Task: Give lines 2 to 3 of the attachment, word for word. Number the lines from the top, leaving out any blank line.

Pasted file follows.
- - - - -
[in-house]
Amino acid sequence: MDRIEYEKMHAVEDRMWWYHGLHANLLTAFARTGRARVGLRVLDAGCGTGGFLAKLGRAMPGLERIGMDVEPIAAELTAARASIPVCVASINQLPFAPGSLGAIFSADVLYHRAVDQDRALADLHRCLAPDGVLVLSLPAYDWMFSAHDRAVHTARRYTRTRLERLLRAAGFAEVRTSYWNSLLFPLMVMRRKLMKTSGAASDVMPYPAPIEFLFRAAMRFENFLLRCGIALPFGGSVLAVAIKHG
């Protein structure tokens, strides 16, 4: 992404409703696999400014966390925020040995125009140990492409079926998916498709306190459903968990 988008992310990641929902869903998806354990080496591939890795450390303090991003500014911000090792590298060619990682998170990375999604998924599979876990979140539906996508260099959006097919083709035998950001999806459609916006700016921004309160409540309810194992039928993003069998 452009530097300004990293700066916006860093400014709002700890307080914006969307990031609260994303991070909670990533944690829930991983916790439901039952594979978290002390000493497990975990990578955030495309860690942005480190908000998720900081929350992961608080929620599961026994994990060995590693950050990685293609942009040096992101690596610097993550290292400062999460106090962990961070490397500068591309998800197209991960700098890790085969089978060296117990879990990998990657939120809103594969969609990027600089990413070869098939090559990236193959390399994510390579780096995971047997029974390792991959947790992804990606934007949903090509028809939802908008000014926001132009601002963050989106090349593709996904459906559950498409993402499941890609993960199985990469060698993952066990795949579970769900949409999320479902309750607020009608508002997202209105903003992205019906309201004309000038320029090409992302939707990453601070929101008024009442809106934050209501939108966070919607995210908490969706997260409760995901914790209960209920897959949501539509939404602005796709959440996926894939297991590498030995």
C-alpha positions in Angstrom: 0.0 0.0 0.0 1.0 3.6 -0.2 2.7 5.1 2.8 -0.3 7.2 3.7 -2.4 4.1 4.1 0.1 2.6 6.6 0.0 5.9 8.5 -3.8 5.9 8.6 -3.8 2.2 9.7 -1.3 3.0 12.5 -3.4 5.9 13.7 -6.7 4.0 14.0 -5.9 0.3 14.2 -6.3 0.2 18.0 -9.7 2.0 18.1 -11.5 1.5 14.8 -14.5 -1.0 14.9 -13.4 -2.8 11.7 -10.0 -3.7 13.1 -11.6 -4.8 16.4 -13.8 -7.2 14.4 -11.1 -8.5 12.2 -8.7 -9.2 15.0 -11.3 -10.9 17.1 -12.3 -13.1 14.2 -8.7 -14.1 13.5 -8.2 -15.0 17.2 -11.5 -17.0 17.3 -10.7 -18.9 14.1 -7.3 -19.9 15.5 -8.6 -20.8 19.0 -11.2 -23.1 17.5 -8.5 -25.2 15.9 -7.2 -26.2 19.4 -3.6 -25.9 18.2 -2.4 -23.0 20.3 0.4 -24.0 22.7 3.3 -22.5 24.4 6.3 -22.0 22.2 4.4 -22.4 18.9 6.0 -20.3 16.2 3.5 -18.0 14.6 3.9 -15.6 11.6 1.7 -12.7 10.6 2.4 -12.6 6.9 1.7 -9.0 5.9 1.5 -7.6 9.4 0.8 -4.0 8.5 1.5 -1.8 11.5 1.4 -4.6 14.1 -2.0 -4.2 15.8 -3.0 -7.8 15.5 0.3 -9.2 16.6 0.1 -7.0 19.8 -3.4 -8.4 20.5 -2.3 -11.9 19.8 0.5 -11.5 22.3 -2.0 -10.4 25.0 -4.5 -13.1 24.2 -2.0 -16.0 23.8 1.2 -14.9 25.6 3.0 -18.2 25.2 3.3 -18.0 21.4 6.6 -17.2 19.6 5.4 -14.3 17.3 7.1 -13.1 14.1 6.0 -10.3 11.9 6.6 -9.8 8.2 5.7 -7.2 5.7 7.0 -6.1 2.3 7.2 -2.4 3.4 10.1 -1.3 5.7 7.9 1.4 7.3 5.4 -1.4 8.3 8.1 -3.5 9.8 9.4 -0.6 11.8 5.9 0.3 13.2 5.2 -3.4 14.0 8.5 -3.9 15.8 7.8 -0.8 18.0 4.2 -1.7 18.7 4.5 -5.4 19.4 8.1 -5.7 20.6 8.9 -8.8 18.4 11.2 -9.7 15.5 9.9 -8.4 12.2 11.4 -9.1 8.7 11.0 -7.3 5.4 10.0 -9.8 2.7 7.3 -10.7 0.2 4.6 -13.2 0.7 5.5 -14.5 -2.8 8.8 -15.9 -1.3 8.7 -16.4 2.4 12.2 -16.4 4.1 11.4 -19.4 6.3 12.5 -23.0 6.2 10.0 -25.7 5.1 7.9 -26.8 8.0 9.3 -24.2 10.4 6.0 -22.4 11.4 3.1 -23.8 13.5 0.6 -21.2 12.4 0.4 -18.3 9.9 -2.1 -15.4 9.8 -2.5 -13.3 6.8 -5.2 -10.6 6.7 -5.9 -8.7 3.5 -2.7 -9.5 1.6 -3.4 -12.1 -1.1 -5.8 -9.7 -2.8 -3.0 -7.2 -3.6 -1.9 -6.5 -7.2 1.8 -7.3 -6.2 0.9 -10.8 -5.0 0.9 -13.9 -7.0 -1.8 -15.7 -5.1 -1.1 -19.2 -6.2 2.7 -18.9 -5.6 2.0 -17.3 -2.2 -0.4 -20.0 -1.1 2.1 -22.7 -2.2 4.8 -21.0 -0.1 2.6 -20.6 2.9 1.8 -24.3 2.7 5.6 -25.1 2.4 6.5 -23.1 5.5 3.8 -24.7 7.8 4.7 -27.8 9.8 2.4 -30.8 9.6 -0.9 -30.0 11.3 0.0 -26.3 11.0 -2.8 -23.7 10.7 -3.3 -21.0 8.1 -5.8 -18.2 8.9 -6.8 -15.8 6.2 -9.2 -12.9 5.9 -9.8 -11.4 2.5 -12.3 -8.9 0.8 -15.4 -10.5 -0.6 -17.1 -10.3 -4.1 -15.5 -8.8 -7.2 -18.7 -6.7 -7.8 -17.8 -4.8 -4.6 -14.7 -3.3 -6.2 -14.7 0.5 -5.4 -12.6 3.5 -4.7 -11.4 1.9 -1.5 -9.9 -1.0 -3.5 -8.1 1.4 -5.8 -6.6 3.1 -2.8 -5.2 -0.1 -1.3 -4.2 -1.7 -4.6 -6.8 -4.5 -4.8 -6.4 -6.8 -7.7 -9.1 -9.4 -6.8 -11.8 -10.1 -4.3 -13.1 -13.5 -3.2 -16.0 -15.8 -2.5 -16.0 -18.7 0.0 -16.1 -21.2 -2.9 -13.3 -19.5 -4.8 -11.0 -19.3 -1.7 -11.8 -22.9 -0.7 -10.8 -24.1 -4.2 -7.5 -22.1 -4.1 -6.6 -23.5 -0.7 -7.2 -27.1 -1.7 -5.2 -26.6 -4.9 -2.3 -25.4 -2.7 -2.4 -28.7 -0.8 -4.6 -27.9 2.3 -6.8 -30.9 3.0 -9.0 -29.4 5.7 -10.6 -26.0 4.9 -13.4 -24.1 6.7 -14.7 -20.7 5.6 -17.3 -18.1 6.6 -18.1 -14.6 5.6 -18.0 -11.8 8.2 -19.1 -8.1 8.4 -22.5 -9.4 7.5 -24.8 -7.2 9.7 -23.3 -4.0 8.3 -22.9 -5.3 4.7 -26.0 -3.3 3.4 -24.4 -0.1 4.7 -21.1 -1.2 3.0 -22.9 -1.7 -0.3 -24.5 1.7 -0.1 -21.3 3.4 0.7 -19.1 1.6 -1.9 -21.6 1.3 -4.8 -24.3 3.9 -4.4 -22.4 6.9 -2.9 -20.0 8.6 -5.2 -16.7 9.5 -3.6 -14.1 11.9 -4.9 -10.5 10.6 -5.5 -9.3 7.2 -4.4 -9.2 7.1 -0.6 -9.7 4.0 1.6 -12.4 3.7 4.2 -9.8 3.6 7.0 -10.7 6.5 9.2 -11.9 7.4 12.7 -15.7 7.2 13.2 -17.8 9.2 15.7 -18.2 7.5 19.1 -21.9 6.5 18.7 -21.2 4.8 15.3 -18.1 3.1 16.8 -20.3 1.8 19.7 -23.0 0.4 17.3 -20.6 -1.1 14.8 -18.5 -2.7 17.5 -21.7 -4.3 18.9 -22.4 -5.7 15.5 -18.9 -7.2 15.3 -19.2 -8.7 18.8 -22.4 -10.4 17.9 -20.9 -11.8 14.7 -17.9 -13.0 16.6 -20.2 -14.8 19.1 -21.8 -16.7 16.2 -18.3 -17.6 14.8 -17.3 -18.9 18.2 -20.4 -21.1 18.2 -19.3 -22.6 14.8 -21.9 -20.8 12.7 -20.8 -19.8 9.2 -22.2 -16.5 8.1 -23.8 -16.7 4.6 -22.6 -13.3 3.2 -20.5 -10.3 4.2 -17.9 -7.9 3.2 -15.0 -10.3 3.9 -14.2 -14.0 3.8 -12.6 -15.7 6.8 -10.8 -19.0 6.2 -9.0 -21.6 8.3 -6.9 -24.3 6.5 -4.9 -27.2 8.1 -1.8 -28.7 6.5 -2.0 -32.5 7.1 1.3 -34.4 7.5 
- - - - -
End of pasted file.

Amino acid sequence: MDRIEYEKMHAVEDRMWWYHGLHANLLTAFARTGRARVGLRVLDAGCGTGGFLAKLGRAMPGLERIGMDVEPIAAELTAARASIPVCVASINQLPFAPGSLGAIFSADVLYHRAVDQDRALADLHRCLAPDGVLVLSLPAYDWMFSAHDRAVHTARRYTRTRLERLLRAAGFAEVRTSYWNSLLFPLMVMRRKLMKTSGAASDVMPYPAPIEFLFRAAMRFENFLLRCGIALPFGGSVLAVAIKHG
């Protein structure tokens, strides 16, 4: 992404409703696999400014966390925020040995125009140990492409079926998916498709306190459903968990 988008992310990641929902869903998806354990080496591939890795450390303090991003500014911000090792590298060619990682998170990375999604998924599979876990979140539906996508260099959006097919083709035998950001999806459609916006700016921004309160409540309810194992039928993003069998 452009530097300004990293700066916006860093400014709002700890307080914006969307990031609260994303991070909670990533944690829930991983916790439901039952594979978290002390000493497990975990990578955030495309860690942005480190908000998720900081929350992961608080929620599961026994994990060995590693950050990685293609942009040096992101690596610097993550290292400062999460106090962990961070490397500068591309998800197209991960700098890790085969089978060296117990879990990998990657939120809103594969969609990027600089990413070869098939090559990236193959390399994510390579780096995971047997029974390792991959947790992804990606934007949903090509028809939802908008000014926001132009601002963050989106090349593709996904459906559950498409993402499941890609993960199985990469060698993952066990795949579970769900949409999320479902309750607020009608508002997202209105903003992205019906309201004309000038320029090409992302939707990453601070929101008024009442809106934050209501939108966070919607995210908490969706997260409760995901914790209960209920897959949501539509939404602005796709959440996926894939297991590498030995």